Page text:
The scientists don’t PRESUME binary stars. They exist in 85% of star systems. They are ideal and are needed to bring balance to the frequency.
How rare is a binary star?
Actually, most stars are in binary systems. Perhaps up to 85% of stars are in binary systems with some in triple or even higher-multiple systems. The orbital periods and distances of binaries vary enormously.
For some time now, astronomers have known that the majority of systems in our galaxy consist of binary pairs rather than individual stars. What’s more, in recent decades, research has revealed that stars like our Sun are actually born in clusters within solar nebulas. Aug 19, 2020
We likely have the Draco and the Reptilians to thank for busting into our system when the grid came down during the Maldek explosion and trying to take over. They are very male-dominated and patriarchal so Lucifer B.S. had his way on Maldek and Earth. It wasn’t supposed to be this way and caused great error and imbalance. And Lucifer was a highly trusted system ruler, an angel of light. We know how that turned out.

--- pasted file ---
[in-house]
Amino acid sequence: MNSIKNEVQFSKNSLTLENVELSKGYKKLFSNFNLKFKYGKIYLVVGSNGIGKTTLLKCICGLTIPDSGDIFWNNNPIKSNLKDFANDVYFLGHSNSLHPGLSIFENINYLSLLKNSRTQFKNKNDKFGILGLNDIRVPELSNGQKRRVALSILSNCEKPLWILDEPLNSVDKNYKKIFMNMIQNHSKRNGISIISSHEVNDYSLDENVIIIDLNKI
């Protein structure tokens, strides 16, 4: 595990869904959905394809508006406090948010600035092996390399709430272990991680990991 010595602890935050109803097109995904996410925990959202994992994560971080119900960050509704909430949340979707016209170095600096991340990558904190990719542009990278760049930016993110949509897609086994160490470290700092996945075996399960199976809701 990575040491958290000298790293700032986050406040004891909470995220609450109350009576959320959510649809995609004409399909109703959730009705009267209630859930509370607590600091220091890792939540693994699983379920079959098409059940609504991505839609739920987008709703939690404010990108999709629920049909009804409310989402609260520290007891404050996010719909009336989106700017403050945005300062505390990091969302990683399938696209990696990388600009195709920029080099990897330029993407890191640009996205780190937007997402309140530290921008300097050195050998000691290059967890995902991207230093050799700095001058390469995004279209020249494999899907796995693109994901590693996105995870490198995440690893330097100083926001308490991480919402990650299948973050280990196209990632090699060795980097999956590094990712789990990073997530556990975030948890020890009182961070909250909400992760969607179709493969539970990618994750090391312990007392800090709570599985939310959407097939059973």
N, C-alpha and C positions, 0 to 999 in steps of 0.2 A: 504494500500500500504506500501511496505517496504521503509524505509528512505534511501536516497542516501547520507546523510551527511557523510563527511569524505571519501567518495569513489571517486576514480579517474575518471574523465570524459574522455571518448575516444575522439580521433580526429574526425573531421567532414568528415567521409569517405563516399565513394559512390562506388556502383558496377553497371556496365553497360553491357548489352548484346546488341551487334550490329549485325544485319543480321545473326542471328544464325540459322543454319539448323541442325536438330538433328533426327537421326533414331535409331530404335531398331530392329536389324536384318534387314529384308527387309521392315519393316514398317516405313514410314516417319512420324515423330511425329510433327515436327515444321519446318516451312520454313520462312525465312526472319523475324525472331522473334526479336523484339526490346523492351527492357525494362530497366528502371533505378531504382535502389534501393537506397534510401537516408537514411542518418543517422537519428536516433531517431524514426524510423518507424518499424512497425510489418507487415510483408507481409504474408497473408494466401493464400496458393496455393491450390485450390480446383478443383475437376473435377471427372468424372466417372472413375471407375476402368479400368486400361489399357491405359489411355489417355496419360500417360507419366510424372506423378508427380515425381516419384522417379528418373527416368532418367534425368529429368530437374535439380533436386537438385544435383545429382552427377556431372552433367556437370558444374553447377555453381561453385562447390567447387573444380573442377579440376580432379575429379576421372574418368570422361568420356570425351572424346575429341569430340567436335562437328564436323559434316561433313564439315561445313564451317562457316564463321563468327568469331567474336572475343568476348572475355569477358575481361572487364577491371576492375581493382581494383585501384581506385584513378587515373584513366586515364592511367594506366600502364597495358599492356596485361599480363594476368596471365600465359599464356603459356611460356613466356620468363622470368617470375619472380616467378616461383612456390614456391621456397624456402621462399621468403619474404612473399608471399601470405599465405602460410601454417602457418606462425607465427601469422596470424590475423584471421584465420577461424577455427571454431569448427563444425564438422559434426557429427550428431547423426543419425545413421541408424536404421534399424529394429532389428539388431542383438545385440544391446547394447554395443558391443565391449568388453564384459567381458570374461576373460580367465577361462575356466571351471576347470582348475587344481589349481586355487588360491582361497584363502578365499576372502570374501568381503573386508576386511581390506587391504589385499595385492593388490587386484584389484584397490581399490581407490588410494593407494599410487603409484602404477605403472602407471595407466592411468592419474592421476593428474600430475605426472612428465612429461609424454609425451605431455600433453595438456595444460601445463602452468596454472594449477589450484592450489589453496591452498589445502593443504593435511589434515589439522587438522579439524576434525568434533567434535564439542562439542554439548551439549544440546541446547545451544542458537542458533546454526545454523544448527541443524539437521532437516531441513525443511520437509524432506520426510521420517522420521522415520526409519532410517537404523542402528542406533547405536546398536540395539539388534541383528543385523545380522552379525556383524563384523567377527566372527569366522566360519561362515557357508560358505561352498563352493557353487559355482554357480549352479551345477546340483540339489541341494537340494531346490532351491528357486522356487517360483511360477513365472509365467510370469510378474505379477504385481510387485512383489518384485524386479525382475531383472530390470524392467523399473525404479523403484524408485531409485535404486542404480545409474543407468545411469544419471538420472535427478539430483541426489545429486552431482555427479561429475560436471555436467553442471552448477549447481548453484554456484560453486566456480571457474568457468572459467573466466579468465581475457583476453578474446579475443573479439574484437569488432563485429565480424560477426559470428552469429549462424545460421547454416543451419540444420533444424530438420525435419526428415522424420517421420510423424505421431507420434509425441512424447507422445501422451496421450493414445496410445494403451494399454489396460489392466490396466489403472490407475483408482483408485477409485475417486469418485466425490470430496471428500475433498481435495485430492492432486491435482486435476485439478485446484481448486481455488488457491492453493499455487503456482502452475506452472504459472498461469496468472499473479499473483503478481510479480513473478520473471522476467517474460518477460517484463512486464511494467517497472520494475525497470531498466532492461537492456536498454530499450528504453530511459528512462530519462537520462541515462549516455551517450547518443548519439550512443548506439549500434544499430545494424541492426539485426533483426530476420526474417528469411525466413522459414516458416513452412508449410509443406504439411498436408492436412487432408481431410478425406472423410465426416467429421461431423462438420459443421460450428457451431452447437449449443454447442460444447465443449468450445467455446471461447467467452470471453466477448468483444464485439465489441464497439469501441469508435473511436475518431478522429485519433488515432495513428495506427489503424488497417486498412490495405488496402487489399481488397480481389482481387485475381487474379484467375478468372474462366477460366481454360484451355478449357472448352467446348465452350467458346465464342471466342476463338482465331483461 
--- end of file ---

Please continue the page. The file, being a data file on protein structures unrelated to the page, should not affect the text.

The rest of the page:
Binary stars are two stars orbiting a common center of mass. The brighter star is officially classified as the primary star, while the dimmer of the two is the secondary (classified as A and B respectively). In cases where the stars are of equal brightness, the designation given by the discoverer is respected. Jan 17, 2018
The Tzolkin pulses to the binary triplet configuration 2/3, which holds the 13:20 coordinate but sprockets with 3D 12:60. It’s explained in my book, “Time is DNA”.
Everything about our Harmonic is BINARY (+/-). We are binary and bilateral in our bodies, our system is currently dualistic. The bridge is 2, 3, and 4. 12:60 divides by 2, 3 and 4. 13 is a prime number and 20 is exponential as well as being divisible by 2, 4, 5 and 10. 13:20 is going to move our DNA into fifth density. 5 is dynamic throughout the Tzolkin.